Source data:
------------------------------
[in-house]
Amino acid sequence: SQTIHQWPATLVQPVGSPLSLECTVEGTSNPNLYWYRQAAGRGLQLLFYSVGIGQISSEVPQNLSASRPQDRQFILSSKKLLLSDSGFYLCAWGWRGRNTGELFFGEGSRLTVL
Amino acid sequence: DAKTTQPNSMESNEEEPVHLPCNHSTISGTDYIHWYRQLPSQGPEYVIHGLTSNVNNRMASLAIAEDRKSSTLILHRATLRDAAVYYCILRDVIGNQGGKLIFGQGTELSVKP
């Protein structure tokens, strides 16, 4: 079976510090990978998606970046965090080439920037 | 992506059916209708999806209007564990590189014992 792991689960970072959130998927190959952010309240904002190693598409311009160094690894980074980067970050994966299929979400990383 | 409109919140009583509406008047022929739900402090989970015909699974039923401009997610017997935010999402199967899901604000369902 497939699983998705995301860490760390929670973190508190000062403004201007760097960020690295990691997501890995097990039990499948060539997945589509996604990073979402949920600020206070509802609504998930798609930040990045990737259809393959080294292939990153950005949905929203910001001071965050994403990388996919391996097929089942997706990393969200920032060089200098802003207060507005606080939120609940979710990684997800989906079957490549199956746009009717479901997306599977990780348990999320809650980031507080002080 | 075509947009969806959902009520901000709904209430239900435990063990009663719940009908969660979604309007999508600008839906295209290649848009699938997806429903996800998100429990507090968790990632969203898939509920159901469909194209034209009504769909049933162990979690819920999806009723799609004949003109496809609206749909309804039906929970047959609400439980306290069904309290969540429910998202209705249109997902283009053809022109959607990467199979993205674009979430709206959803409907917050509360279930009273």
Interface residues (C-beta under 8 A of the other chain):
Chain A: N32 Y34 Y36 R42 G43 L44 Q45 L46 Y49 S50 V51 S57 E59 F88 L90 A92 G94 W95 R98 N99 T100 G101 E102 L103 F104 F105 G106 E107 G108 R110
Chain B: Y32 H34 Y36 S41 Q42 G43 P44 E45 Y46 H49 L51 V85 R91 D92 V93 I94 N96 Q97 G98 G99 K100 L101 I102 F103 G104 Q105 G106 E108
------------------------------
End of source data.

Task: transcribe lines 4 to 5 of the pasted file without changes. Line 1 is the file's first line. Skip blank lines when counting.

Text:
């Protein structure tokens, strides 16, 4: 079976510090990978998606970046965090080439920037 | 992506059916209708999806209007564990590189014992 792991689960970072959130998927190959952010309240904002190693598409311009160094690894980074980067970050994966299929979400990383 | 409109919140009583509406008047022929739900402090989970015909699974039923401009997610017997935010999402199967899901604000369902 497939699983998705995301860490760390929670973190508190000062403004201007760097960020690295990691997501890995097990039990499948060539997945589509996604990073979402949920600020206070509802609504998930798609930040990045990737259809393959080294292939990153950005949905929203910001001071965050994403990388996919391996097929089942997706990393969200920032060089200098802003207060507005606080939120609940979710990684997800989906079957490549199956746009009717479901997306599977990780348990999320809650980031507080002080 | 075509947009969806959902009520901000709904209430239900435990063990009663719940009908969660979604309007999508600008839906295209290649848009699938997806429903996800998100429990507090968790990632969203898939509920159901469909194209034209009504769909049933162990979690819920999806009723799609004949003109496809609206749909309804039906929970047959609400439980306290069904309290969540429910998202209705249109997902283009053809022109959607990467199979993205674009979430709206959803409907917050509360279930009273």
Interface residues (C-beta under 8 A of the other chain):